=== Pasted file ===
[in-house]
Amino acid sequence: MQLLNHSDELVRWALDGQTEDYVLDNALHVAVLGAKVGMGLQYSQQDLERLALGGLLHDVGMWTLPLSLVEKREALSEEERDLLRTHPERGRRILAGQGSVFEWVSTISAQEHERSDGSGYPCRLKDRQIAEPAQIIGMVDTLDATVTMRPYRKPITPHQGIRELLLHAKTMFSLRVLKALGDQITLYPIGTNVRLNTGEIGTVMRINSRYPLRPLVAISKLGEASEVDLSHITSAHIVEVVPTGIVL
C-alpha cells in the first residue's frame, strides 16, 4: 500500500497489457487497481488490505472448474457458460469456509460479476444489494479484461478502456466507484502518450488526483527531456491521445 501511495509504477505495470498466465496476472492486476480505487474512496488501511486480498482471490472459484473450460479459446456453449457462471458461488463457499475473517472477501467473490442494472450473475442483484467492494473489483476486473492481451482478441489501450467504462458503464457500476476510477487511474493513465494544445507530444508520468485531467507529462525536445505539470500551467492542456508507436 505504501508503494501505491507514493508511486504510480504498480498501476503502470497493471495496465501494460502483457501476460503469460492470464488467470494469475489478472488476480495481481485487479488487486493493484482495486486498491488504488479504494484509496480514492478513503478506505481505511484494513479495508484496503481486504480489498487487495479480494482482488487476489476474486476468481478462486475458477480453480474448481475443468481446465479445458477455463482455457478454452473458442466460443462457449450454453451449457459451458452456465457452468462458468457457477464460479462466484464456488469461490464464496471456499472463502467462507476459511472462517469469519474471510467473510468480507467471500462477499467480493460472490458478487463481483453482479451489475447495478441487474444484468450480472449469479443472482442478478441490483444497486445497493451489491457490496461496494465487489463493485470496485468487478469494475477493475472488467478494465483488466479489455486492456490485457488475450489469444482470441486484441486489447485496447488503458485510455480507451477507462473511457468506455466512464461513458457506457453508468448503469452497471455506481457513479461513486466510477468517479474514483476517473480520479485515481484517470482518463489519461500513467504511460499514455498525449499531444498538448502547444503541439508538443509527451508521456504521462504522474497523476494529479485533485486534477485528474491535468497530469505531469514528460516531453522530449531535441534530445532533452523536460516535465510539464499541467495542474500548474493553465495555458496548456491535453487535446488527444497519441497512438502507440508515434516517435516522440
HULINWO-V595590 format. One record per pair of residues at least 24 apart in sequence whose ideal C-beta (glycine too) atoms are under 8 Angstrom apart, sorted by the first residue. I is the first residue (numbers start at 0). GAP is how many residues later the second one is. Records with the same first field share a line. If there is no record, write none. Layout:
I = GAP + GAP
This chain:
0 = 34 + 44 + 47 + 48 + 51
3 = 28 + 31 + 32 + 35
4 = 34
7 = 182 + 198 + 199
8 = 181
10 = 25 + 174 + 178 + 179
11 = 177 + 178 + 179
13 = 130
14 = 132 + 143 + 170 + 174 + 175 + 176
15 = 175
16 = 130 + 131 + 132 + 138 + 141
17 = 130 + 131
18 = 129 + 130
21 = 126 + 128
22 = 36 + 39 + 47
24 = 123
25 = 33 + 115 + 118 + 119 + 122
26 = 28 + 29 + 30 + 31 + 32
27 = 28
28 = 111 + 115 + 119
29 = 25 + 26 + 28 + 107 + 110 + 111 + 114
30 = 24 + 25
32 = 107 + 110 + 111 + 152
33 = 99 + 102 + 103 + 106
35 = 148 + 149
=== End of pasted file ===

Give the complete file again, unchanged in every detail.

[in-house]
Amino acid sequence: MQLLNHSDELVRWALDGQTEDYVLDNALHVAVLGAKVGMGLQYSQQDLERLALGGLLHDVGMWTLPLSLVEKREALSEEERDLLRTHPERGRRILAGQGSVFEWVSTISAQEHERSDGSGYPCRLKDRQIAEPAQIIGMVDTLDATVTMRPYRKPITPHQGIRELLLHAKTMFSLRVLKALGDQITLYPIGTNVRLNTGEIGTVMRINSRYPLRPLVAISKLGEASEVDLSHITSAHIVEVVPTGIVL
C-alpha cells in the first residue's frame, strides 16, 4: 500500500497489457487497481488490505472448474457458460469456509460479476444489494479484461478502456466507484502518450488526483527531456491521445 501511495509504477505495470498466465496476472492486476480505487474512496488501511486480498482471490472459484473450460479459446456453449457462471458461488463457499475473517472477501467473490442494472450473475442483484467492494473489483476486473492481451482478441489501450467504462458503464457500476476510477487511474493513465494544445507530444508520468485531467507529462525536445505539470500551467492542456508507436 505504501508503494501505491507514493508511486504510480504498480498501476503502470497493471495496465501494460502483457501476460503469460492470464488467470494469475489478472488476480495481481485487479488487486493493484482495486486498491488504488479504494484509496480514492478513503478506505481505511484494513479495508484496503481486504480489498487487495479480494482482488487476489476474486476468481478462486475458477480453480474448481475443468481446465479445458477455463482455457478454452473458442466460443462457449450454453451449457459451458452456465457452468462458468457457477464460479462466484464456488469461490464464496471456499472463502467462507476459511472462517469469519474471510467473510468480507467471500462477499467480493460472490458478487463481483453482479451489475447495478441487474444484468450480472449469479443472482442478478441490483444497486445497493451489491457490496461496494465487489463493485470496485468487478469494475477493475472488467478494465483488466479489455486492456490485457488475450489469444482470441486484441486489447485496447488503458485510455480507451477507462473511457468506455466512464461513458457506457453508468448503469452497471455506481457513479461513486466510477468517479474514483476517473480520479485515481484517470482518463489519461500513467504511460499514455498525449499531444498538448502547444503541439508538443509527451508521456504521462504522474497523476494529479485533485486534477485528474491535468497530469505531469514528460516531453522530449531535441534530445532533452523536460516535465510539464499541467495542474500548474493553465495555458496548456491535453487535446488527444497519441497512438502507440508515434516517435516522440
HULINWO-V595590 format. One record per pair of residues at least 24 apart in sequence whose ideal C-beta (glycine too) atoms are under 8 Angstrom apart, sorted by the first residue. I is the first residue (numbers start at 0). GAP is how many residues later the second one is. Records with the same first field share a line. If there is no record, write none. Layout:
I = GAP + GAP
This chain:
0 = 34 + 44 + 47 + 48 + 51
3 = 28 + 31 + 32 + 35
4 = 34
7 = 182 + 198 + 199
8 = 181
10 = 25 + 174 + 178 + 179
11 = 177 + 178 + 179
13 = 130
14 = 132 + 143 + 170 + 174 + 175 + 176
15 = 175
16 = 130 + 131 + 132 + 138 + 141
17 = 130 + 131
18 = 129 + 130
21 = 126 + 128
22 = 36 + 39 + 47
24 = 123
25 = 33 + 115 + 118 + 119 + 122
26 = 28 + 29 + 30 + 31 + 32
27 = 28
28 = 111 + 115 + 119
29 = 25 + 26 + 28 + 107 + 110 + 111 + 114
30 = 24 + 25
32 = 107 + 110 + 111 + 152
33 = 99 + 102 + 103 + 106
35 = 148 + 149